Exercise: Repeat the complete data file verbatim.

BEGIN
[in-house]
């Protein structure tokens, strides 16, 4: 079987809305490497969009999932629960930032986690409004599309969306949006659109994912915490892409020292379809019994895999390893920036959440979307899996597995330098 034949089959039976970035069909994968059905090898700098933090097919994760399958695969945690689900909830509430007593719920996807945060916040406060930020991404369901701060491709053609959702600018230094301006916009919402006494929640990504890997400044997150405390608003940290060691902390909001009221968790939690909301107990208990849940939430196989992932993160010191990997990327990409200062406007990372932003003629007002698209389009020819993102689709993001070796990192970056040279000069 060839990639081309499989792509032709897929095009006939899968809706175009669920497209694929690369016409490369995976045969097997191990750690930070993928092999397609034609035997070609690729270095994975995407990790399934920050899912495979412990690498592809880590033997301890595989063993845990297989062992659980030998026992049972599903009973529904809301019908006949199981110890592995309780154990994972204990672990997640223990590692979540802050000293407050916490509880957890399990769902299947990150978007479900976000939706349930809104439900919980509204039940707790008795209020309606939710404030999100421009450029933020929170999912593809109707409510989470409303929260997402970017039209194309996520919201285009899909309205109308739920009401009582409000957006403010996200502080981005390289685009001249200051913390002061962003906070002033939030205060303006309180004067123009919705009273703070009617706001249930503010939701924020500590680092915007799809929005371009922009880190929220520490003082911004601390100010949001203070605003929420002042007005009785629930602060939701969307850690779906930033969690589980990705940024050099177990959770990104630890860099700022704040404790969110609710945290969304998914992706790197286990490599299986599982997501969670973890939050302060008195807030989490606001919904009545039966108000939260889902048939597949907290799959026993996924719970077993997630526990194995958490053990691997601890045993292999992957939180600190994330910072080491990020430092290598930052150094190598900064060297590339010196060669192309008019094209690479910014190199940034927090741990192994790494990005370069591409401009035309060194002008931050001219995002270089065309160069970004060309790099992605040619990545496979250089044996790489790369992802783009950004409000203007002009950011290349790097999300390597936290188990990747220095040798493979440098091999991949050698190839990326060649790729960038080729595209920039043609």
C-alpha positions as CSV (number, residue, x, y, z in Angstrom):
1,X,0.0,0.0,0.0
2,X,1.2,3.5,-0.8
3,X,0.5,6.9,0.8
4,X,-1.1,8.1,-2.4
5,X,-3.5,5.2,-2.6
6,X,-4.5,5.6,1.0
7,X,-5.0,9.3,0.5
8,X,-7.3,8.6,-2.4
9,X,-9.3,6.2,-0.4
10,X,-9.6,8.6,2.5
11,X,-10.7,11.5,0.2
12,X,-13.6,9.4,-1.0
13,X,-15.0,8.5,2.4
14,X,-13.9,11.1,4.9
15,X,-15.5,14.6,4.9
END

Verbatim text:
[in-house]
């Protein structure tokens, strides 16, 4: 079987809305490497969009999932629960930032986690409004599309969306949006659109994912915490892409020292379809019994895999390893920036959440979307899996597995330098 034949089959039976970035069909994968059905090898700098933090097919994760399958695969945690689900909830509430007593719920996807945060916040406060930020991404369901701060491709053609959702600018230094301006916009919402006494929640990504890997400044997150405390608003940290060691902390909001009221968790939690909301107990208990849940939430196989992932993160010191990997990327990409200062406007990372932003003629007002698209389009020819993102689709993001070796990192970056040279000069 060839990639081309499989792509032709897929095009006939899968809706175009669920497209694929690369016409490369995976045969097997191990750690930070993928092999397609034609035997070609690729270095994975995407990790399934920050899912495979412990690498592809880590033997301890595989063993845990297989062992659980030998026992049972599903009973529904809301019908006949199981110890592995309780154990994972204990672990997640223990590692979540802050000293407050916490509880957890399990769902299947990150978007479900976000939706349930809104439900919980509204039940707790008795209020309606939710404030999100421009450029933020929170999912593809109707409510989470409303929260997402970017039209194309996520919201285009899909309205109308739920009401009582409000957006403010996200502080981005390289685009001249200051913390002061962003906070002033939030205060303006309180004067123009919705009273703070009617706001249930503010939701924020500590680092915007799809929005371009922009880190929220520490003082911004601390100010949001203070605003929420002042007005009785629930602060939701969307850690779906930033969690589980990705940024050099177990959770990104630890860099700022704040404790969110609710945290969304998914992706790197286990490599299986599982997501969670973890939050302060008195807030989490606001919904009545039966108000939260889902048939597949907290799959026993996924719970077993997630526990194995958490053990691997601890045993292999992957939180600190994330910072080491990020430092290598930052150094190598900064060297590339010196060669192309008019094209690479910014190199940034927090741990192994790494990005370069591409401009035309060194002008931050001219995002270089065309160069970004060309790099992605040619990545496979250089044996790489790369992802783009950004409000203007002009950011290349790097999300390597936290188990990747220095040798493979440098091999991949050698190839990326060649790729960038080729595209920039043609």
C-alpha positions as CSV (number, residue, x, y, z in Angstrom):
1,X,0.0,0.0,0.0
2,X,1.2,3.5,-0.8
3,X,0.5,6.9,0.8
4,X,-1.1,8.1,-2.4
5,X,-3.5,5.2,-2.6
6,X,-4.5,5.6,1.0
7,X,-5.0,9.3,0.5
8,X,-7.3,8.6,-2.4
9,X,-9.3,6.2,-0.4
10,X,-9.6,8.6,2.5
11,X,-10.7,11.5,0.2
12,X,-13.6,9.4,-1.0
13,X,-15.0,8.5,2.4
14,X,-13.9,11.1,4.9
15,X,-15.5,14.6,4.9